Professor Patrik Eklund of Umeå University, Department of Computing Science, in Sweden, sent us an email with the title, “SNOMED's logical foundation is too shallow for practical applications”.
We attempted to set up a meeting with Prof. Eklund, Daniel and Mikael (both Sewdish), Jim (Case) and myself (not so Swedish). However, Prof Eklund declined to participate in a meeting involving DL experts.
Below we provide the substance of the email, and documents pertaining to Prof. Eklund’s field of study [https://confluence.ihtsdotools.org/display/mag/SNOMED%27s+logical+foundation+is+too+shallow+for+practical+applications https://confluence.ihtsdotools.org/display/mag/SNOMED%27s+logical+foundation+is+too+shallow+for+practical+applications].
We would welcome your responses to Prof. Eklund’s comment and what they mean, if anything, fos SNOMED, and IHTSDO.
“Description Logic as the underlying logic for health terminology is not
sufficient. I think it is not not sufficient at all. This means that
SNOMED is not as useful in practice as it could be. I have access to
SNOMED through the Swedish Socialstyrelsen (The National Board of Health
and Welfare) licence, and over the years I failed to see how SNOMED is
useful in practice. I have discussed these issues also with
Socialstyrelsen at several occasions.
Needless, when we come down to guidelines, and logical representation of
evidence in guidelines, the underlying logical framework must be rich
and precise. Statistics only as the underlying computational machinery
for "evidence" in EBM is not enough. Such "evidence" is not evidence in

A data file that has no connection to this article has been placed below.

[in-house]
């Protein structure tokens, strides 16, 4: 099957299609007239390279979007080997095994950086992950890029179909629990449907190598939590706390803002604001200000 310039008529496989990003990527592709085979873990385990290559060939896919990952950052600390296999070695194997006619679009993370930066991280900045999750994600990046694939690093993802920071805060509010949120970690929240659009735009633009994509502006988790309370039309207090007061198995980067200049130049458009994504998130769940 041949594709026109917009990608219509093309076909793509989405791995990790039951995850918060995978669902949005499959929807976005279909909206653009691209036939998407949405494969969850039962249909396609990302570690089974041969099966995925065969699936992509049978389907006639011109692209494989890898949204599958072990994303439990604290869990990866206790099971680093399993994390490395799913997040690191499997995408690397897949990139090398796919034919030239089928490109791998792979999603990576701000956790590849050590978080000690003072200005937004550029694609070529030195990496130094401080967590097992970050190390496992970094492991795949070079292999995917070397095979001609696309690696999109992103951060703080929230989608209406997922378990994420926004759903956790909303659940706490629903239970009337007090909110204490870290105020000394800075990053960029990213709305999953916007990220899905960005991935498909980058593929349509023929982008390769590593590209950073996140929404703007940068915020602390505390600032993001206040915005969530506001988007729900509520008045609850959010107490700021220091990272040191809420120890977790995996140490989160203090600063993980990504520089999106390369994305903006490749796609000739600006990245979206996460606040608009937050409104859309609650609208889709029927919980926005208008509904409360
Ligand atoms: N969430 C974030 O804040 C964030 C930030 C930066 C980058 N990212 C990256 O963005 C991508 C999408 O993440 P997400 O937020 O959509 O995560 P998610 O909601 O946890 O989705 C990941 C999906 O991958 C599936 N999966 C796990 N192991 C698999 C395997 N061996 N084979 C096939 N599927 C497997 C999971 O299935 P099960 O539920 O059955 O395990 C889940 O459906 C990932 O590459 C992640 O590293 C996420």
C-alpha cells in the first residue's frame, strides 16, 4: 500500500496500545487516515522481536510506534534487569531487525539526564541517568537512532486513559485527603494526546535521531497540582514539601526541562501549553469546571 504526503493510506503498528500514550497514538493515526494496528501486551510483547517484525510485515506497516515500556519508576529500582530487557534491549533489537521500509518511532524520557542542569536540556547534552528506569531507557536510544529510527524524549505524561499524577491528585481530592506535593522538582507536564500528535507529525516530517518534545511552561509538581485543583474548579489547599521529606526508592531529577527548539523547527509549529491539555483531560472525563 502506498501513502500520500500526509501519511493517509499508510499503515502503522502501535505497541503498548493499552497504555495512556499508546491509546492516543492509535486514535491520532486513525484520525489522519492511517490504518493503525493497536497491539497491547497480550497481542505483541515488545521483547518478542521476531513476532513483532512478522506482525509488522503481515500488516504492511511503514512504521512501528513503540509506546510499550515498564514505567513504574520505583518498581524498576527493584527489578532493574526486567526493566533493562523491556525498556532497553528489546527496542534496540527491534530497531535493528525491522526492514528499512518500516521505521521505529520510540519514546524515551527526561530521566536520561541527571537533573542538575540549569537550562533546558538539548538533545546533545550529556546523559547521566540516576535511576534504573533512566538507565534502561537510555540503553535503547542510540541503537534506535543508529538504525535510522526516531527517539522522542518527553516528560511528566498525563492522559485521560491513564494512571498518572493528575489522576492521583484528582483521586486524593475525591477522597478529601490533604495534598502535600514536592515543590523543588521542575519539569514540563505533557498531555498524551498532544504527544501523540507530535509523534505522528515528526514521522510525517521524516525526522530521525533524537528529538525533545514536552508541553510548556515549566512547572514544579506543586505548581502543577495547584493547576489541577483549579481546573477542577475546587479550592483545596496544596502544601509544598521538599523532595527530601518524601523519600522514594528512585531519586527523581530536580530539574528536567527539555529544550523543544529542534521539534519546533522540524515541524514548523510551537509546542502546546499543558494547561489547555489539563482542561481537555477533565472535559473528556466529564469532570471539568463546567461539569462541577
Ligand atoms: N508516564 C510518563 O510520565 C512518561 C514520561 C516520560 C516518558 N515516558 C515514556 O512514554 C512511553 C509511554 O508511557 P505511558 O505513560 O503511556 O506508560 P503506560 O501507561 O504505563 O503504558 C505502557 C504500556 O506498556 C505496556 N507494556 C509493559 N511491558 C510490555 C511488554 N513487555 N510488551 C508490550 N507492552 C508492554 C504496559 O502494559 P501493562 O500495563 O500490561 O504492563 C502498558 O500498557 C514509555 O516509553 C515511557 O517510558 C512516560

the sense of logic.
Since SNOMED adopted DL, very little has happened regarding SNOMED's
underlying conceptual model. When IHTSDO adopted DL as the logic for
SNOMED I was very surprised. Throughout many years I have often said
that "ontology" in "health ontology" cannot be the same as "ontology" in
"web ontology". "Ontology" in "health ontology" is more, and more
specific to health classification. I find it very unfortunate that
IHTSDO complies with a bivalent and untyped logic like DL.
One problem is indeed DL's bivalence, and its restriction to using
unstructured relations. The same goes obviously for its sibling methods
like FCA or Rough Sets. SNOMED's concepts mostly hide underlying
multivalence, e.g. as needed when mapping to a terminological scope like
the ICF. ICF's generic scale is nicely multivalent, even if the 'not
specified' isn't logically interpreted. It can be, but WHO has not made
Some say they have mapped SNOMED to ICF and vice versa, but these
mappings are very shallow constructions as they require to enforce ICF
into a DL framework using "is-a" as it is done in SNOMED. It is
basically just item mapping so that relations are preserved, and with
some ad hoc fine-tuning.
Bivalence can be easily extended to multivalence in SNOMED, but even
that is far from sufficient. The problem is still that "is-a" is a
relation basically over unstructured sets. It's also untyped in the
logical sense, and indeed, the underlying signature of DL is not a
signature (with sorts and operations) in the logical sense.
We have written several papers on this theoretical setting. Our
metalanguage is category theory, so our papers are probably a bit hard
to comprehend. However, we are developing practice based on our theory.
I am involved e.g. in information and process modelling within EIP AHA's
(European Innovation Partnership on Active and Healthy Ageing), so we
are continuously working with nomenclatures and classifications like WHO
classifications and potentially with SNOMED. EIP AHA's work on
assessment frameworks and upscaling is expected to benefit from these